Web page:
If you’re exploring the protein powder aisle for the first time, the hundreds of tubs and formulas lining grocery shelves can definitely be overwhelming.
Aside from being a quick and easy way to up your protein intake, some of the best protein powders can make a world of difference to your health.
“We all need to consume adequate protein,” Julie Garden-Robinson, PhD, RD, LRD, professor and food and nutrition specialist at North Dakota State University, told the Post. “Adequate protein helps us fight infection, provides energy, helps wounds heal and helps maintain or build our muscle mass.”
That said, it’s important to talk to your doctor to discuss protein powder options as well — aside from reading our expert-explained tips and suggestions.
“If you are already consuming enough dietary protein, supplementing with additional protein powder is likely frivolous,” Sidney Abou Sawan, PhD, MSc, CSCS, a postdoctoral fellow at McMaster University investigating muscle protein synthesis in response to plant-based protein blends, told the Post. “The amount of protein suggested to maximize muscle growth when lifting weights is about 1.6 g/kg/d.”
To kickstart the New Year on a healthful high, we researched, fact-checked labels and asked experts to explain everything worth knowing about protein powders. Whether you want to build some muscle mass or counteract a nutrient deficiency, we pulled the best, lab-approved and highly-rated picks to choose from.
Ahead, find the scoop — pun totally intended — to all your burning questions about protein powders, as answered by a team of experts.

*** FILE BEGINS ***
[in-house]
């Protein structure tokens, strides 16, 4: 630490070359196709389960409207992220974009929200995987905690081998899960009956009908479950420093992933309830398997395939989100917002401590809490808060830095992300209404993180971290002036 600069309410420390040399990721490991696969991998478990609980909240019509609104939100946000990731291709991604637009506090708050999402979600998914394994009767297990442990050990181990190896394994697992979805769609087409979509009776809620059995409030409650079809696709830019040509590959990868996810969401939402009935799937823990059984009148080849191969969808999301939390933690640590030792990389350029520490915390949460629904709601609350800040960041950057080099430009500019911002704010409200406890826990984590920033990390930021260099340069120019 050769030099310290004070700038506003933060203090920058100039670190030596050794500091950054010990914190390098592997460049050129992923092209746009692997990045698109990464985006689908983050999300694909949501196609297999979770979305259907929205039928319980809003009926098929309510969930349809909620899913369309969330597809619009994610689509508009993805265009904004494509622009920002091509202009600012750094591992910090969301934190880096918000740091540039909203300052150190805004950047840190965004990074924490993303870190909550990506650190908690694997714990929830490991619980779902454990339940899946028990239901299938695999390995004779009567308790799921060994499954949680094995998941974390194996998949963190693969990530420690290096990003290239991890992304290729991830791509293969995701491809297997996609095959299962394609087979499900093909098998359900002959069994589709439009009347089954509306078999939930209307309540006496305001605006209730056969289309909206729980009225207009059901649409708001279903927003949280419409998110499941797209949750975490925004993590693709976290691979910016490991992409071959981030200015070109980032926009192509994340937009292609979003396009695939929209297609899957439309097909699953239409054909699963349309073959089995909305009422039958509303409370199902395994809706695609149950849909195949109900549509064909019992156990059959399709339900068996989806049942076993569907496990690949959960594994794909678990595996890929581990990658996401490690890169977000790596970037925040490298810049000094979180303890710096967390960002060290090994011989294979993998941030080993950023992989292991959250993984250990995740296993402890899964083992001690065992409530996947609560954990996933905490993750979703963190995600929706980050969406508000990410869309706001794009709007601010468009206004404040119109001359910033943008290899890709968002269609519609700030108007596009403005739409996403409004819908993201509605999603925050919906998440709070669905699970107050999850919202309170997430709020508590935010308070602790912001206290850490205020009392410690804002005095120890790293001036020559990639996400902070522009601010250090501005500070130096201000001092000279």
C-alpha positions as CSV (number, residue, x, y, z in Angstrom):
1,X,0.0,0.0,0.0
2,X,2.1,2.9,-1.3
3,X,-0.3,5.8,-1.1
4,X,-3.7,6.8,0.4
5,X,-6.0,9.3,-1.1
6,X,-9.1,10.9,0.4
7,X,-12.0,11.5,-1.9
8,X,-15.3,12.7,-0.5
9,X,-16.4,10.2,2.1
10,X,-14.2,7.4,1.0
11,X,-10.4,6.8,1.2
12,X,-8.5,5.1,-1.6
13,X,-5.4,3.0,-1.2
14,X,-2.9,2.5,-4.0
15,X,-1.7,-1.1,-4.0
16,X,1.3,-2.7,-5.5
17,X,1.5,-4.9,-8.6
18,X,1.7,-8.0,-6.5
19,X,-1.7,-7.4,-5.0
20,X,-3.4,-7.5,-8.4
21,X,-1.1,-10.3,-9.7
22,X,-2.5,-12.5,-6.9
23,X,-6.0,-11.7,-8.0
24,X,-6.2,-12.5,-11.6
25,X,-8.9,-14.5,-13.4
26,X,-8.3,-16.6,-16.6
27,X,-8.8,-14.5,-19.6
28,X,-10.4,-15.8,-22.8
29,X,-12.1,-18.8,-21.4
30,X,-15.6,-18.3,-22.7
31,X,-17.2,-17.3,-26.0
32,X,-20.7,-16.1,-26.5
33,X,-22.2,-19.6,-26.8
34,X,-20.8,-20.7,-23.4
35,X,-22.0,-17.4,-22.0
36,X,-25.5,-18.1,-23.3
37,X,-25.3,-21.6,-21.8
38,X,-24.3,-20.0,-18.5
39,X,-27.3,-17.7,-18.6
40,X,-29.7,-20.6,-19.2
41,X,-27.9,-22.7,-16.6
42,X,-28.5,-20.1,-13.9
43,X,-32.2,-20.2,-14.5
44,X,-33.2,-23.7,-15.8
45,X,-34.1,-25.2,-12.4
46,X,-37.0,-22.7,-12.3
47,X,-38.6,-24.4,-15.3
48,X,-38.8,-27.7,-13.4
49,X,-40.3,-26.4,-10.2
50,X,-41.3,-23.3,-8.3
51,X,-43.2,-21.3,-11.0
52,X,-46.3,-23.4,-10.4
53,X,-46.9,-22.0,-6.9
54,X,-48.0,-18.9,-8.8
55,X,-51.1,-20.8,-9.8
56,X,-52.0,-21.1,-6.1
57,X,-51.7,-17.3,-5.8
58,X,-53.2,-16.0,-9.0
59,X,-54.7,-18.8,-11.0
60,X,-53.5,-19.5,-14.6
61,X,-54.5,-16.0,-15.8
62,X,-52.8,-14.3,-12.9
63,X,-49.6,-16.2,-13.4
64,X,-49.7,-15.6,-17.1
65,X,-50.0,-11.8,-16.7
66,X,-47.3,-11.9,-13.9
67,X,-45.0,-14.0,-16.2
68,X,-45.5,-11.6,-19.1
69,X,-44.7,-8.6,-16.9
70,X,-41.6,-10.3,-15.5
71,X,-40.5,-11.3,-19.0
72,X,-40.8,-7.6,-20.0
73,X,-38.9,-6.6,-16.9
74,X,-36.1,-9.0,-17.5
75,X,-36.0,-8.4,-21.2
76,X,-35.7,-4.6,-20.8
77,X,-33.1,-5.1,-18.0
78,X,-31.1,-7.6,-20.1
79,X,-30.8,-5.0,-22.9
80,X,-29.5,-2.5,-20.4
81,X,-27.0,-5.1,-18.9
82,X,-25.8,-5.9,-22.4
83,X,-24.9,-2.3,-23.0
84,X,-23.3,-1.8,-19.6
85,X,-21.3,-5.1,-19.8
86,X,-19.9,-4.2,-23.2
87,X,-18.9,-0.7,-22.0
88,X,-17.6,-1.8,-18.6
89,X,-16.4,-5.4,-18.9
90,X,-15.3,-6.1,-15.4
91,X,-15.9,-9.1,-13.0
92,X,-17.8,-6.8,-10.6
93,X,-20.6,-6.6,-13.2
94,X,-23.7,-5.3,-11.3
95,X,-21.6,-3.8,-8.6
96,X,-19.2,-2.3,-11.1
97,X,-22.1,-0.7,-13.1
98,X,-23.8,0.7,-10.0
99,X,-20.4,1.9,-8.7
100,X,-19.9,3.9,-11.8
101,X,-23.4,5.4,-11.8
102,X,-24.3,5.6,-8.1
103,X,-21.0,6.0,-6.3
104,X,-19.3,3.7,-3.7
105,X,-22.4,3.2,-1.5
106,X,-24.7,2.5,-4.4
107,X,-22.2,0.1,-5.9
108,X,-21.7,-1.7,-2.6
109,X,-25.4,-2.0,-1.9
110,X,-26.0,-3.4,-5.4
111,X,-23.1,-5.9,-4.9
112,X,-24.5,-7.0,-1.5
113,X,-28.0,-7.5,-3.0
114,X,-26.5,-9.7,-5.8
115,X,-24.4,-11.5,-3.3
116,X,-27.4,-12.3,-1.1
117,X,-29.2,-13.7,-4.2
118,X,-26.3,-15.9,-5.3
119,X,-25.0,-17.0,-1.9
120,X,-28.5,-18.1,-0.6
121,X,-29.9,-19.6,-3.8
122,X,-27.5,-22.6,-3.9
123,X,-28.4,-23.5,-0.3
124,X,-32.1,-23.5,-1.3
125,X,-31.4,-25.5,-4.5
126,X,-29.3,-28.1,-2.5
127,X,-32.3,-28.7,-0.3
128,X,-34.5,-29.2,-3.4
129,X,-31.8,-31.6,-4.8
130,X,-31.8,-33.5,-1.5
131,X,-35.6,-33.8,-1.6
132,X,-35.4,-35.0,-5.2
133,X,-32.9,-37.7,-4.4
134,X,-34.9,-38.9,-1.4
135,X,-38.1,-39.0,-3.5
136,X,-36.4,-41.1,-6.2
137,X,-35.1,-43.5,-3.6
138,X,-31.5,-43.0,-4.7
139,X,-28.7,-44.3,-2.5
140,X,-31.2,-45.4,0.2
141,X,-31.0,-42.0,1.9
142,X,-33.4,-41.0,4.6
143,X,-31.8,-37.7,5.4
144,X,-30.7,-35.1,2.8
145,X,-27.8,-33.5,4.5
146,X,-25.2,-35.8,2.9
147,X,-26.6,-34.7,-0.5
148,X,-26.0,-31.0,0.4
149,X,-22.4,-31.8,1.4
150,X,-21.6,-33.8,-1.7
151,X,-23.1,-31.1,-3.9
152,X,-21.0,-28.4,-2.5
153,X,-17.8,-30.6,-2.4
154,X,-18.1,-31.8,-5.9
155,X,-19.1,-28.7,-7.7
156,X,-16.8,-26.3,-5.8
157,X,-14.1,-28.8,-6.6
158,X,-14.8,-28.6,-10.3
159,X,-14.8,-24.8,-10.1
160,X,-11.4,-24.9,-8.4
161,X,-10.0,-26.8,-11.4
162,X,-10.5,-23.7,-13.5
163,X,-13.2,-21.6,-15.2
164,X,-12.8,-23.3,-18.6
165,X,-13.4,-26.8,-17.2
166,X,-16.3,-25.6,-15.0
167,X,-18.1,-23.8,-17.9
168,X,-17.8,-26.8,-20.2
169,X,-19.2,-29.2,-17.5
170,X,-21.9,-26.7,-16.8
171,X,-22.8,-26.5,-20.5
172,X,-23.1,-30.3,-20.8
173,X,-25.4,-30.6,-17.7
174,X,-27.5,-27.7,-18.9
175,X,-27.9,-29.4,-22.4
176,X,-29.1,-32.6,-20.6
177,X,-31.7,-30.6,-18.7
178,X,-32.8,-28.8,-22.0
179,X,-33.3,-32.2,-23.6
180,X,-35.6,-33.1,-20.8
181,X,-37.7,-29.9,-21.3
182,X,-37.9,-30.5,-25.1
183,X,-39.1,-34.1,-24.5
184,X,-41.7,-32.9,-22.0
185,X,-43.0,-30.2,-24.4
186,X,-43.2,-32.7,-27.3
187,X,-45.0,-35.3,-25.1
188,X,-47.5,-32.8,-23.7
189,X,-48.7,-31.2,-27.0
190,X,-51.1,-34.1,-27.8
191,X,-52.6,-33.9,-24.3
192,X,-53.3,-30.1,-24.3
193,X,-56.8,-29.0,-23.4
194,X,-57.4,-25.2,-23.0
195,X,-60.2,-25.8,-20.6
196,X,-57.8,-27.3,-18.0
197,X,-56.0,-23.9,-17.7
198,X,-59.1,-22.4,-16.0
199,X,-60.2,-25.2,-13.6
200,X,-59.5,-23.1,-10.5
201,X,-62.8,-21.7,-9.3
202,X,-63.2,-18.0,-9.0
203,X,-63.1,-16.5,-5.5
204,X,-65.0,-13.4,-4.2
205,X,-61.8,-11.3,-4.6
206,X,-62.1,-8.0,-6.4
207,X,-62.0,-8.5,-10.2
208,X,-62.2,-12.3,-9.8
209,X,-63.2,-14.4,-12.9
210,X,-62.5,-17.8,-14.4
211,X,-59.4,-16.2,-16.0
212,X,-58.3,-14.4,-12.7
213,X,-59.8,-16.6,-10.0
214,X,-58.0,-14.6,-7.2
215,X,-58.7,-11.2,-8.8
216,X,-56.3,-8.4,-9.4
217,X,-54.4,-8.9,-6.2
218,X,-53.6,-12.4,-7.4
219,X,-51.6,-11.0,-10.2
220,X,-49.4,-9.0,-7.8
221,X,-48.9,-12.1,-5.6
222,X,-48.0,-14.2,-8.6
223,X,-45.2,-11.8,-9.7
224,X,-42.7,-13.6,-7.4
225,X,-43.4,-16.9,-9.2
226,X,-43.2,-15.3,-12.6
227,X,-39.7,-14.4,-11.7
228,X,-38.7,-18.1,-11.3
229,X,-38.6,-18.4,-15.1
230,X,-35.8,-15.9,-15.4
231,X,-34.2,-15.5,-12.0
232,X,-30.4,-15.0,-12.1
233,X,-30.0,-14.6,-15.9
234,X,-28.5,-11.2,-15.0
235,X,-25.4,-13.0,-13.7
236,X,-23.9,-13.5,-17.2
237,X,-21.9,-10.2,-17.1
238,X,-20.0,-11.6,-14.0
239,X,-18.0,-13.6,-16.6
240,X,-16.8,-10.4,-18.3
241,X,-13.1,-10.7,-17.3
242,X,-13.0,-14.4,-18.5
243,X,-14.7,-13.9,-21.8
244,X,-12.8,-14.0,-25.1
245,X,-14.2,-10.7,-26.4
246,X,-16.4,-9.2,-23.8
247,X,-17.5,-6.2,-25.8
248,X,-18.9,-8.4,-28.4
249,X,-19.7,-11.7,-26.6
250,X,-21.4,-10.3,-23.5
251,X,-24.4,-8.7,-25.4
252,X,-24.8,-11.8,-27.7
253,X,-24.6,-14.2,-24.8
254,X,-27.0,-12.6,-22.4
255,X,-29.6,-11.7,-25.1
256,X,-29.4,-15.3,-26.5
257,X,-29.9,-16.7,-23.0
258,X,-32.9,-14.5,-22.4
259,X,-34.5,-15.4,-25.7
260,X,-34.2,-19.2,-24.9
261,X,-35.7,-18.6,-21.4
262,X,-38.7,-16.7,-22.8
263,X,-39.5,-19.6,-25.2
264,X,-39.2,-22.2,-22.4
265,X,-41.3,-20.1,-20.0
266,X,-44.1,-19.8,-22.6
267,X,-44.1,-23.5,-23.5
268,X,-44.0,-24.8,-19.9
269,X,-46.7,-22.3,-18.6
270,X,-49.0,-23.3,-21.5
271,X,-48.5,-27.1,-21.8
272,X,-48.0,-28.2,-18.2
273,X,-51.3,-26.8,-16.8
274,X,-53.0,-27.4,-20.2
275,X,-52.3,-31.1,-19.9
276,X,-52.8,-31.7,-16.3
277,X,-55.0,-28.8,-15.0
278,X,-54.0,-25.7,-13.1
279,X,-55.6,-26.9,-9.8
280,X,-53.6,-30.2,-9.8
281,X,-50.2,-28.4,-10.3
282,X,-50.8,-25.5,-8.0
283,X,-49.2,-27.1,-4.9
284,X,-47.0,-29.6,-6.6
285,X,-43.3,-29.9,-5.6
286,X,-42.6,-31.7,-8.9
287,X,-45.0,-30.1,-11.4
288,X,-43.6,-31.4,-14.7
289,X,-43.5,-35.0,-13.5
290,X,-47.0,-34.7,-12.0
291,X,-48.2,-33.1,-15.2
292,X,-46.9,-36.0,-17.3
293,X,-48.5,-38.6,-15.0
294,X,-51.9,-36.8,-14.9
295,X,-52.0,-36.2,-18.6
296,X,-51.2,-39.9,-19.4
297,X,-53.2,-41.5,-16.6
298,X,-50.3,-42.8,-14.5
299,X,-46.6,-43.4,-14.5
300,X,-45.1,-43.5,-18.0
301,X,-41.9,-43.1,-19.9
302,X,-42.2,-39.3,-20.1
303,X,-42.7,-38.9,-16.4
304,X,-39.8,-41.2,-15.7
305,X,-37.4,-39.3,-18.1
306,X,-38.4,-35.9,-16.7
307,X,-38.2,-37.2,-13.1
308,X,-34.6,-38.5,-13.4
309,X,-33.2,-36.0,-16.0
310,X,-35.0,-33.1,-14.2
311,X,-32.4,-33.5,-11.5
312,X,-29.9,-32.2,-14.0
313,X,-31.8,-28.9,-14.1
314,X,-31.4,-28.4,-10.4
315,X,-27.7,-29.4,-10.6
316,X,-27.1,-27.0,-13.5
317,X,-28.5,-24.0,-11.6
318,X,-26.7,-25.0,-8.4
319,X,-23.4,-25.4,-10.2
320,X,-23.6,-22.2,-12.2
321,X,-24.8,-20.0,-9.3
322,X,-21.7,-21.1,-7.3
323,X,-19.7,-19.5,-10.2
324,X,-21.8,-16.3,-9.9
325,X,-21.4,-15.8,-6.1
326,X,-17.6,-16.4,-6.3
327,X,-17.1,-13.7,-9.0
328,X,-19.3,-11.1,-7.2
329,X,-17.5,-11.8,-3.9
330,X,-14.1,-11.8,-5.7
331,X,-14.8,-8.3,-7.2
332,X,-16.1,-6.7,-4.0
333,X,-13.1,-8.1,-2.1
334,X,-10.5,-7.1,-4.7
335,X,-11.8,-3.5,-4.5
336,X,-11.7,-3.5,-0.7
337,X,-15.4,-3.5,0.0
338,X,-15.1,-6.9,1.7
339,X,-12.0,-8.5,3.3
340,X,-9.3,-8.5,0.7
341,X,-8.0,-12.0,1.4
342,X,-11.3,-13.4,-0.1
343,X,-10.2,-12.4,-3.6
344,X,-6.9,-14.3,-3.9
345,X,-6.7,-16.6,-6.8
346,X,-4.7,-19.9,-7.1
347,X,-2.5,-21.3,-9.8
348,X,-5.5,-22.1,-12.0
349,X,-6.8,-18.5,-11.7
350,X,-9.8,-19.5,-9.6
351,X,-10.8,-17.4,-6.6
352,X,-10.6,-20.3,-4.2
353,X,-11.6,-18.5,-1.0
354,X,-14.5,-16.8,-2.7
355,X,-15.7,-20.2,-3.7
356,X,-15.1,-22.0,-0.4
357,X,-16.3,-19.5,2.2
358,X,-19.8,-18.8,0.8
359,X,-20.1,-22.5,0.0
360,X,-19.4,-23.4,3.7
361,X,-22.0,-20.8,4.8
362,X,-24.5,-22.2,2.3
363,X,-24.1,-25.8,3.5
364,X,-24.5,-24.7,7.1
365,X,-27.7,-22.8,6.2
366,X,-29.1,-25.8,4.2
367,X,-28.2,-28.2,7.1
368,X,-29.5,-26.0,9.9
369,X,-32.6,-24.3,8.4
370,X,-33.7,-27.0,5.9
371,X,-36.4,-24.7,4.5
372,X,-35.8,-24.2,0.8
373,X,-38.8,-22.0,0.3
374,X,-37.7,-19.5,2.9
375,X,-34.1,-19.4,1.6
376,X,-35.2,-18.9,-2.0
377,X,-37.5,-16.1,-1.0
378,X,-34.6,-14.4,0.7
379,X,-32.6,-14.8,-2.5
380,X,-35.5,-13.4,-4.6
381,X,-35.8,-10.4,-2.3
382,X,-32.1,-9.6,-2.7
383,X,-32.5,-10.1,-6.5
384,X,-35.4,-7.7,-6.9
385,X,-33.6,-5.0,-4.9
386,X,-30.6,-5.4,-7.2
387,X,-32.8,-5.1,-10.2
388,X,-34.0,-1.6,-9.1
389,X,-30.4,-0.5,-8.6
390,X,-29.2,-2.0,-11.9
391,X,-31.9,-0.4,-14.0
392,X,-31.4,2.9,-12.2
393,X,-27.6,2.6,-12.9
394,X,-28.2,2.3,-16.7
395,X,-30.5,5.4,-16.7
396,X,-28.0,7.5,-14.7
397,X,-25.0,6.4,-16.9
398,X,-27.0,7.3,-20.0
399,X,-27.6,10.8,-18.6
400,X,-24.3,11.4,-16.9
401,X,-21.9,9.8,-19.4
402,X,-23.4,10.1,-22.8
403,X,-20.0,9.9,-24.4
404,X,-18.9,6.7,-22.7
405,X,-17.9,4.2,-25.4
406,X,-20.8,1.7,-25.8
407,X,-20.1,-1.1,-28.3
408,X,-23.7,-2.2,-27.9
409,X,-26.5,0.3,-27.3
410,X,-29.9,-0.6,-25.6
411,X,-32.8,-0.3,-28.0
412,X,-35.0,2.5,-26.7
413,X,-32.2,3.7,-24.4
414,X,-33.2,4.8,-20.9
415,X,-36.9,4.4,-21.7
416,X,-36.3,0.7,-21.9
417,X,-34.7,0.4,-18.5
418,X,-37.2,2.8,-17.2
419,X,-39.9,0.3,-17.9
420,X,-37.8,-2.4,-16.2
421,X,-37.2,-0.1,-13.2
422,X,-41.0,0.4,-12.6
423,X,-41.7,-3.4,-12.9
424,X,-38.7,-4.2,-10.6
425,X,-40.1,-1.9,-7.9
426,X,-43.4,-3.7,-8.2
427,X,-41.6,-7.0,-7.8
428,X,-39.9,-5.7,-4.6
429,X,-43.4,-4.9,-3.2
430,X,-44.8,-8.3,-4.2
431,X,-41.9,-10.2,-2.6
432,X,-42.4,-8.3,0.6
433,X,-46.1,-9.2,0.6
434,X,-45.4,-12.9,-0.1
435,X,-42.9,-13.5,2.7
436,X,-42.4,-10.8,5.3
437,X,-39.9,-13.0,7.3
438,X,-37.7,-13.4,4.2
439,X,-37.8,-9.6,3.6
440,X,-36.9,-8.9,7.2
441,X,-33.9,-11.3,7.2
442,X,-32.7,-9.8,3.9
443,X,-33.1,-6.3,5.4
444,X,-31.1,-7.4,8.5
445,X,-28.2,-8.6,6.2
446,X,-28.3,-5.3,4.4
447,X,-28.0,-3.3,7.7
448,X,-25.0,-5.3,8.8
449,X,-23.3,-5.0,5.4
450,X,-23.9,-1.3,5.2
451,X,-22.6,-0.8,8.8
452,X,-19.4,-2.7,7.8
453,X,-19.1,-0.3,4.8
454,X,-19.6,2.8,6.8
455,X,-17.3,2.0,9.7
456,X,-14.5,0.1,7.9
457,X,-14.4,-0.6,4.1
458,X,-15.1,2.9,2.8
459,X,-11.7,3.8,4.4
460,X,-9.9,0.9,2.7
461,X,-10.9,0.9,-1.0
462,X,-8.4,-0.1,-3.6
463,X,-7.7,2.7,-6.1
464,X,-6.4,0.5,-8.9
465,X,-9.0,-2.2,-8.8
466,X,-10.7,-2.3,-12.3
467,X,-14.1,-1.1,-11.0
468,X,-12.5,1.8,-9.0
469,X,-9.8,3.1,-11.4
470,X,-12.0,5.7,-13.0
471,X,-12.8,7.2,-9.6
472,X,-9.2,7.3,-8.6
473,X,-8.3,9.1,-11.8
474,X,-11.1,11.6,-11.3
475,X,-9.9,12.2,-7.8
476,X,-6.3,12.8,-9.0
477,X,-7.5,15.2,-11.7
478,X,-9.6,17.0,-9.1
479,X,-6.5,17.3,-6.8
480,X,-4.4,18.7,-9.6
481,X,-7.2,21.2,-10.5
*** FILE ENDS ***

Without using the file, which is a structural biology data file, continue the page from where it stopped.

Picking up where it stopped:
What are the benefits of taking protein powder?
“Dietary protein is made up of amino acids which are ‘building blocks’ that are needed to support the maintenance of body proteins,” Dr. Sawan said. “Protein powder is an easy way to consume protein — put a scoop in a shaker cup, add your choice of dilutant – shake and consume. However, not all dietary protein is made ‘equal.’”
What’s more, certain demographics may require additional protein. When talking with Dr. Garden-Robinson, she explained “some people need more protein, including those who may be recovering from surgery, illness, have serious burns or those who are not able to meet their needs due to loss of appetite.”
Often, older adults do not consume enough protein, she explained, and they could face loss of muscle mass as a result. So, in these cases, “supplemental protein as food or protein added to foods could be valuable.”
Is whey protein powder “better” for you?
“Whey protein is considered the ‘gold standard’ to maintain body proteins (muscle, skin,